The post also goes through some of the arguments and claims that people have made in the past, which I'm not going to summarize here.

Rohin's opinion: While I agree that the debate about takeoff speeds is primarily about the path by which we get to powerful AI systems, that seems like a pretty important question to me with many ramifications (AN #62).



On Catastrophic Interference in Atari 2600 Games (William Fedus, Dibya Ghosh et al) (summarized by Rohin): One common worry with deep learning is the possibility of catastrophic interference: as the model uses gradients to learn a new behaviour, those same gradients cause it to forget past behaviours. In model-free deep RL, this would be particularly harmful in long, sequential tasks as in hard exploration problems like Montezuma’s Revenge: after the model learns how to do the first few subtasks, as it is trying to learn the next subtask, it would “forget” the first subtasks, degrading performance. The authors set out to test this hypothesis.

If this hypothesis were true, there would be an easy way to improve performance: once you have learned to perform the first subtask, just create a brand new neural net for the next subtask, so that training for this next subtask doesn’t interfere with past learning. Since the new agent has no information about what happened in the past, and must just “pick up” from wherever the previous agent left off, it is called the Memento agent (a reference to the movie of the same name). One can then solve the entire task by executing each agent in sequence.

In practice, they train an agent until its reward plateaus. They train a new Memento agent starting from the states that the previous agent reached, and note that it reliably makes further progress in hard exploration games like Montezuma’s Revenge, and not in “steady-state” games like Pong (where you wouldn’t expect as much catastrophic interference). Of course, with the Memento agent, you get both twice the training time and twice the model size, which could explain the improvement. They compare against giving the original agent twice the compute and model capacity, and find that Memento still does significantly better. They also present some fine-grained experiments which show that for a typical agent, training on specific contexts adversely affects performance on other contexts that are qualitatively different.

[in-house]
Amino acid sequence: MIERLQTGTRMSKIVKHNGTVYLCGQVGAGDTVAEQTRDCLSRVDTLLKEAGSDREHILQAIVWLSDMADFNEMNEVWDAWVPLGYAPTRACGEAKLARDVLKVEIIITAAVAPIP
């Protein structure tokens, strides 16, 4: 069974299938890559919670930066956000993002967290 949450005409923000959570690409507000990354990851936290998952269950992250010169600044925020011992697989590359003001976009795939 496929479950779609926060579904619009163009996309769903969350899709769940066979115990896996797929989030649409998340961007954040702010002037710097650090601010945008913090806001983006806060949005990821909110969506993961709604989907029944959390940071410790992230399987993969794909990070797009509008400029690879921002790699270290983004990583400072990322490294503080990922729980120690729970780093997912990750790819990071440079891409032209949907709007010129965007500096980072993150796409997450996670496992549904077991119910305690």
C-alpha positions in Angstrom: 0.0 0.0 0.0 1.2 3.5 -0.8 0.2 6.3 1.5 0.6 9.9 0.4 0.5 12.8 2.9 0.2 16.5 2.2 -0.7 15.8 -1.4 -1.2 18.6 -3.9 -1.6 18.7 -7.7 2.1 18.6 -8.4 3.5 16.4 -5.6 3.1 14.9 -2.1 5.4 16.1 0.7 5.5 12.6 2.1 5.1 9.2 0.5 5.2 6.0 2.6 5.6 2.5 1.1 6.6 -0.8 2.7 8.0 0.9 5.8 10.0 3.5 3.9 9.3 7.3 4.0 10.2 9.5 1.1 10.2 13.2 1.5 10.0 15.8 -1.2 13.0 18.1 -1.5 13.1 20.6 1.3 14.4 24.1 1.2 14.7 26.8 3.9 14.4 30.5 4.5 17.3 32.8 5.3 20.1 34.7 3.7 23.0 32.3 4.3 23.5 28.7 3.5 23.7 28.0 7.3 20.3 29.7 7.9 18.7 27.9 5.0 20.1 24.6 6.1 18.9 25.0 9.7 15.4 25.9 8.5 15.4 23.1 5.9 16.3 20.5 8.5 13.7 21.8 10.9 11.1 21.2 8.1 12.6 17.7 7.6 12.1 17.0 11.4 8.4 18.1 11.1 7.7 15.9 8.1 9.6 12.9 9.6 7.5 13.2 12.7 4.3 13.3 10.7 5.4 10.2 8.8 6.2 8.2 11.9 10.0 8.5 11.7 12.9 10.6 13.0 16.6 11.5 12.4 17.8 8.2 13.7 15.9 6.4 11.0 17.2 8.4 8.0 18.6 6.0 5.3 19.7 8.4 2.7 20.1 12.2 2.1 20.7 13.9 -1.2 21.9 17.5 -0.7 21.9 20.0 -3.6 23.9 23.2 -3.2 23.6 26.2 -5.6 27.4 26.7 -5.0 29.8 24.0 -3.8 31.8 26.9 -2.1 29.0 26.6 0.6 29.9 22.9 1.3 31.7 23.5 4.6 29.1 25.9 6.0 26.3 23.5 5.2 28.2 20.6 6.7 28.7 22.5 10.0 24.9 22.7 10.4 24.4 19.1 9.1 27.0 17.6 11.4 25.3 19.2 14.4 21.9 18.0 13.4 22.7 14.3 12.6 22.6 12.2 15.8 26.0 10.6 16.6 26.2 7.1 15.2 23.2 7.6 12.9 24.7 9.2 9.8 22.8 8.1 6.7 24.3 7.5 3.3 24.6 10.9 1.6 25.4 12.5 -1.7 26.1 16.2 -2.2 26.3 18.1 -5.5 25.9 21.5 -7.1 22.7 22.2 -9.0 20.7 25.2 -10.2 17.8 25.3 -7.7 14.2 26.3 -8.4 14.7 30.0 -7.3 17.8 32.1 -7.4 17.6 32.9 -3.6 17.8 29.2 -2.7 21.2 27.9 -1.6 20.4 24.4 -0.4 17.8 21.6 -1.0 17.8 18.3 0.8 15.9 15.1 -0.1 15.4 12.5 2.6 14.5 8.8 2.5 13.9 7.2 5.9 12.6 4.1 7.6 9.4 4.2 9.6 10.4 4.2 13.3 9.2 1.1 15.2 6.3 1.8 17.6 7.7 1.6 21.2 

Rohin's opinion: I think this is pretty strong evidence that catastrophic interference is in fact a problem with the Atari games. On the other hand, OpenAI Five (AN #13) also has many, many subtasks, that in theory should interfere with each other, and it still seems to train well. Some guesses at how to reconcile these facts:

1) the tasks in Dota are more correlated than in (say) Montezuma’s Revenge, and so interference is less of a problem (seems plausible)

2) the policy in OpenAI Five was large enough that it could easily allocate separate capacity for various subtasks (seems unlikely, I believe the policy was relatively small), or

3) with sufficiently large-scale training, there is more “exploration” in weight-space until a configuration is found where interference doesn’t happen (seems unlikely given that large batch sizes help, since they tend to reduce weight-space exploration).


A new model and dataset for long-range memory (Jack W. Rae et al) (summarized by Nicholas): A central challenge in language modeling is capturing long-range dependencies. For example, a model needs to be able to identify the antecedent of a pronoun even if it is much earlier in the text. Existing datasets consist of news and Wikipedia articles, where articles have average lengths ranging from 27 to 3,600 words. This paper introduces a dataset of Project Gutenberg books, PG-19, where each book has a much longer average length of 69,000 words. This benchmark enables comparison of how well algorithms can make use of information that is spread out across a much larger context.

They then introduce the Compressive Transformer, which builds on the TransformerXL (AN #44). The TransformerXL saves old activations into a FIFO queue, discarding them when the queue is full. The Compressive Transformer instead has two FIFO queues: the first stores the activations just like TransformerXL, but when activations are ejected, they are compressed and added to the second queue. This functions as a sort of long-term memory, storing information from a longer period of time but in a compressed format.

They try a number of types of compression function and find that it is best to use a 1D convolutional compression function with an auxiliary loss that leads to lossy compression, where information that is not attended to can be removed. The compression network and the Transformer optimize independent losses without any mixing.